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Author Topic: Easterdown Equalisation Question  (Read 3871 times)
Tinbum
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« Reply #15 on: November 30, 2014, 06:31:26 PM »

So it's all about the bubbles?
No, the bubbles mix the electrolyte up which is great but the equalise is to balance the cells and remove the sulfation.
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« Reply #16 on: November 30, 2014, 07:26:50 PM »

Thanks for this reply. I have cells in parallel too and you've reminded me that this is what SMA were most worried about. But I'm still inclined to think I should reduce the time and not overcharge for 12 hours. And isn't sulfation supposed to be caused by leaving the batteries in a deeply discharged state? ie. undercharging?

The SI does a Full charge (either with sunlight or asks for the Generator) every 14 days. That's 6 hours of overcharging. SI does a Boost charge approximately every week, this is two hours of overcharging. What I don't know is whether anything special/different happens during the SI Equalization charge, anything other than x hour(s) of overcharging.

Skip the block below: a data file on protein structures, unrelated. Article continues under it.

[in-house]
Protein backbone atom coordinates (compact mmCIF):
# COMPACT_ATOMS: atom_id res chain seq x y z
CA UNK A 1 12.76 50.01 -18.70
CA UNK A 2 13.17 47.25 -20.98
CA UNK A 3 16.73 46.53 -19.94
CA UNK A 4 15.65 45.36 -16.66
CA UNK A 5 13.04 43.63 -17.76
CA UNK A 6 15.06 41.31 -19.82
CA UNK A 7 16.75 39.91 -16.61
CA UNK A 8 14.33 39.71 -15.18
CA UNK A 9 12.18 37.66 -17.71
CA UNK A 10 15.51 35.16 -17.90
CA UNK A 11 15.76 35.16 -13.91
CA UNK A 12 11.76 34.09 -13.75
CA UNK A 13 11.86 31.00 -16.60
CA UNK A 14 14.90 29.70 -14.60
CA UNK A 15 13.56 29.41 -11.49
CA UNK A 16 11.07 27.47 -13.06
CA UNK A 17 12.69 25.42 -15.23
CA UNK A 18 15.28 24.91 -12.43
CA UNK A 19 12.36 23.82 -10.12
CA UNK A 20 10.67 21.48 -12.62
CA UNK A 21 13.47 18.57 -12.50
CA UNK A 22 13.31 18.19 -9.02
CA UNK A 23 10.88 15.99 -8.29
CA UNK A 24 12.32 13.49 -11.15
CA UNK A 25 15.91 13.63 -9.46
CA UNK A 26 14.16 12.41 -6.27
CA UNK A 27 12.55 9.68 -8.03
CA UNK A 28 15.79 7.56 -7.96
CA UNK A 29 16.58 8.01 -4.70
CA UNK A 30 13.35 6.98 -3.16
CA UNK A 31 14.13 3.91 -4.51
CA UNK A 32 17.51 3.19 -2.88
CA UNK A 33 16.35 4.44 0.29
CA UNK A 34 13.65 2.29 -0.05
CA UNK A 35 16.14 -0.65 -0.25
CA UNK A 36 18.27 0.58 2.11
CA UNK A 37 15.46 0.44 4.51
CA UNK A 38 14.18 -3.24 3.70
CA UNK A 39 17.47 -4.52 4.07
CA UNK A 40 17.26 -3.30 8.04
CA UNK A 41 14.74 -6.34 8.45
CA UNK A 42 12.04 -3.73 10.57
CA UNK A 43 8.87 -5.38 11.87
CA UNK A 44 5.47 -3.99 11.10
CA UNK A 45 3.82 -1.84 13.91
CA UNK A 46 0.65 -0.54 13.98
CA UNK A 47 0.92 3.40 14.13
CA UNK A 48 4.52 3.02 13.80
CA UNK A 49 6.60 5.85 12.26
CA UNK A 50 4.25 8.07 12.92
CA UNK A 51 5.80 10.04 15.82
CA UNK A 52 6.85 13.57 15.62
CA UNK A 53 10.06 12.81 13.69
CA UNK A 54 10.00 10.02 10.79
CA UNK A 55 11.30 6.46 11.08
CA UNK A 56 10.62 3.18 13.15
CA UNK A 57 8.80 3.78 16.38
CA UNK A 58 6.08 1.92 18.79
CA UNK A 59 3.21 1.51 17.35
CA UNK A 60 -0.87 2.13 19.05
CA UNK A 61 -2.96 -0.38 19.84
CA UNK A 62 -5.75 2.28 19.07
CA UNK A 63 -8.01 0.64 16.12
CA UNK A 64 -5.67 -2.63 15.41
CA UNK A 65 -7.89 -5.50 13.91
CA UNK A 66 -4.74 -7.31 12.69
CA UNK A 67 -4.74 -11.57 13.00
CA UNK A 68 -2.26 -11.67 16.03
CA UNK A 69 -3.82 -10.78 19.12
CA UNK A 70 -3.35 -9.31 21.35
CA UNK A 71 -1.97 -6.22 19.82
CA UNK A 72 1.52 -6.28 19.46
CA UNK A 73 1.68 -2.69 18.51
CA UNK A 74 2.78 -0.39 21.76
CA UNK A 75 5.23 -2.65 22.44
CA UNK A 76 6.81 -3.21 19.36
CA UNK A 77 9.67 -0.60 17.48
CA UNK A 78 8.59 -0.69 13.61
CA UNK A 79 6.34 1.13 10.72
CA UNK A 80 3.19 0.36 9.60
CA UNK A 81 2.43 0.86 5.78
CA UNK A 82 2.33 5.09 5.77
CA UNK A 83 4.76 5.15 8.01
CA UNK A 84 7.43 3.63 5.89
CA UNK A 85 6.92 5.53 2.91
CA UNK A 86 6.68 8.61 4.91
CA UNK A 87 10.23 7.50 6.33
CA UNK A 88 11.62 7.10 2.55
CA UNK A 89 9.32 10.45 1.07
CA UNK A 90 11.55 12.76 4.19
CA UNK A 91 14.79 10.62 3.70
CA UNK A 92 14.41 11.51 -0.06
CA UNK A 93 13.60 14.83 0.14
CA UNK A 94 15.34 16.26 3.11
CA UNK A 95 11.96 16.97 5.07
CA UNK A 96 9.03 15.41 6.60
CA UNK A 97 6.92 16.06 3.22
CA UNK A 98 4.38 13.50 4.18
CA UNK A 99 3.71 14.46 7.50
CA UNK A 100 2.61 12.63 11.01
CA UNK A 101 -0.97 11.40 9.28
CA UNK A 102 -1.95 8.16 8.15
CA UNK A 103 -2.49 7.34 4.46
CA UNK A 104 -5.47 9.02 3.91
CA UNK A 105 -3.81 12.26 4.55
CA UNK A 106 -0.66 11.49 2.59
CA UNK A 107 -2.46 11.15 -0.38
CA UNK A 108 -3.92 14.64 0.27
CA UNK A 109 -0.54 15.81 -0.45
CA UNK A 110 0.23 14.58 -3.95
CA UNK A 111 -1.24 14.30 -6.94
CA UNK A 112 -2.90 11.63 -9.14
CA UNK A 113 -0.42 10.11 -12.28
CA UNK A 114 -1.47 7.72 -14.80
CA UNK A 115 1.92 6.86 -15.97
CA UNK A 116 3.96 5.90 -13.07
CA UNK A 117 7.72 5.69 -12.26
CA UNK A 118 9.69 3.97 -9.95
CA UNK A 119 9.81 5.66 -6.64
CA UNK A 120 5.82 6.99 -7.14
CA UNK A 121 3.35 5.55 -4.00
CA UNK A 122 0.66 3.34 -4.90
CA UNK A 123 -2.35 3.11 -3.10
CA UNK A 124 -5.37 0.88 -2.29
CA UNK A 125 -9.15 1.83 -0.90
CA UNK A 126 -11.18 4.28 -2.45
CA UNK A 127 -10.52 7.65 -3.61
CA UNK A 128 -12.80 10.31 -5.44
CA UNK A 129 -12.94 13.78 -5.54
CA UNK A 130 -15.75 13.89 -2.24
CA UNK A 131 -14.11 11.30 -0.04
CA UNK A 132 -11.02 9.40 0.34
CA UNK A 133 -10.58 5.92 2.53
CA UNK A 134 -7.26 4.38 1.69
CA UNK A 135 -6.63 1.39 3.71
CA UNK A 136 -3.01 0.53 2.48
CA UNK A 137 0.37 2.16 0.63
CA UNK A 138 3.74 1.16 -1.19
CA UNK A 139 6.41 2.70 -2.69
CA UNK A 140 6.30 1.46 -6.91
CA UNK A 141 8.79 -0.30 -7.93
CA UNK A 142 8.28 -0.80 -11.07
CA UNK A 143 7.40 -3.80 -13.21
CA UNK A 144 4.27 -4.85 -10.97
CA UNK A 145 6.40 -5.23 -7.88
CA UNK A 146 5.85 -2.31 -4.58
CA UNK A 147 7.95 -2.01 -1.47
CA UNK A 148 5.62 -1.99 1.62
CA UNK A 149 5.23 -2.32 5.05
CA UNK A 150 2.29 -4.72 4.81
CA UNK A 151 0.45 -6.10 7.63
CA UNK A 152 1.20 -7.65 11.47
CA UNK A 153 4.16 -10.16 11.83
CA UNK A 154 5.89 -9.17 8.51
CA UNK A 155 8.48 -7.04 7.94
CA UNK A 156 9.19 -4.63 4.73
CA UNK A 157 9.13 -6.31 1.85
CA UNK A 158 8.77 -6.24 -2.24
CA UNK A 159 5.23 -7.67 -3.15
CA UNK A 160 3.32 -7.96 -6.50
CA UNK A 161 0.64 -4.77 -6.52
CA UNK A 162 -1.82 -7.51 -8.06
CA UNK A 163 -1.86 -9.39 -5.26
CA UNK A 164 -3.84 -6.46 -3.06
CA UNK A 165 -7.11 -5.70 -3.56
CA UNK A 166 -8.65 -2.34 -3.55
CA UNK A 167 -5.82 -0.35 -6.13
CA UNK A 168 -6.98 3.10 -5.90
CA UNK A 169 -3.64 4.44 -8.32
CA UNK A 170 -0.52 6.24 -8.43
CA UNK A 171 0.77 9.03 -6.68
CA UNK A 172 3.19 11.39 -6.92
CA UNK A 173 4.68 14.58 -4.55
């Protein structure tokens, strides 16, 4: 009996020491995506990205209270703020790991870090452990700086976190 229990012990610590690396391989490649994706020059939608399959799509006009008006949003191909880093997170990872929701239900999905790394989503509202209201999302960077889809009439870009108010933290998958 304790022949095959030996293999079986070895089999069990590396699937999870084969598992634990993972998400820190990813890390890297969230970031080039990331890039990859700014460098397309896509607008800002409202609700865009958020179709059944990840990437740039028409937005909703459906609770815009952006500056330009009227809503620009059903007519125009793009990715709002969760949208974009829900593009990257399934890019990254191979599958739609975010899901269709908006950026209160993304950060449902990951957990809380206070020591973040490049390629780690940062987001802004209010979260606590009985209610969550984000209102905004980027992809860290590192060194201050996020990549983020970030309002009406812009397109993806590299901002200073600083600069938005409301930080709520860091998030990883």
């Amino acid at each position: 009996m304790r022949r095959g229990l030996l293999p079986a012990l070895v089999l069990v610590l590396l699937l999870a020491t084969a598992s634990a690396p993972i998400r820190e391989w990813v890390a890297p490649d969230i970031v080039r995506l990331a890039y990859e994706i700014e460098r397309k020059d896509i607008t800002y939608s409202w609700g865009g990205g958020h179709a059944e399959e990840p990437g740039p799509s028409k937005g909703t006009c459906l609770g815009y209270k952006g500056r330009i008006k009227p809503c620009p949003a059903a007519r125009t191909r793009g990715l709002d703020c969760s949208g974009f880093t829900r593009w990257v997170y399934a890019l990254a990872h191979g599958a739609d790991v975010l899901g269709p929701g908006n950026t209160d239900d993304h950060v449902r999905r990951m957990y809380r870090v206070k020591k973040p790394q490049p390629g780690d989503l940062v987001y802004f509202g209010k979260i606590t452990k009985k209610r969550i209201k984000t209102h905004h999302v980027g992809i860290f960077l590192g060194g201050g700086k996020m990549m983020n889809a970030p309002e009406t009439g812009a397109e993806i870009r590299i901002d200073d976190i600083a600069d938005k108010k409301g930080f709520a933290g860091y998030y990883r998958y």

Am I right to think that everyone so far is saying that an Equalization charge is x hour(s) of overcharging?

Thanks,

V
« Last Edit: November 30, 2014, 07:35:24 PM by V » Logged

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Tinbum
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« Reply #17 on: November 30, 2014, 07:40:49 PM »

I'm in the process of changing over to 24no 2v cells which will give me the same capacity as I already had, but with nothing in parallel. I think possibly one mistake I made was to do the equalise with the cells paralleled up. I should have done one string at a time. This would ensure the equalise was at the maximum set voltage not just at the maximum voltage that could be applied for the current available. The Morningstar can be set for say 64v (temp compensated) equalise but it actually counts equalise time as any time when the voltage is above what would be the absorption set voltage.

For the equalise time I think its a case of educated trial and error. In the winter its likely to be longer than in the summer due to the heavier discharges.

I would try a set time depending on battery type and size and measure SG for each cell. Personally I would think a longer equalise will do no harm as long as you keep the water topped up and make sure the batteries don't overheat.     
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biff
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« Reply #18 on: November 30, 2014, 07:42:48 PM »

Yes V,
        An equalizing charge is nothing more than a forced overcharge,
                                               Biff
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going green
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« Reply #19 on: November 30, 2014, 07:47:55 PM »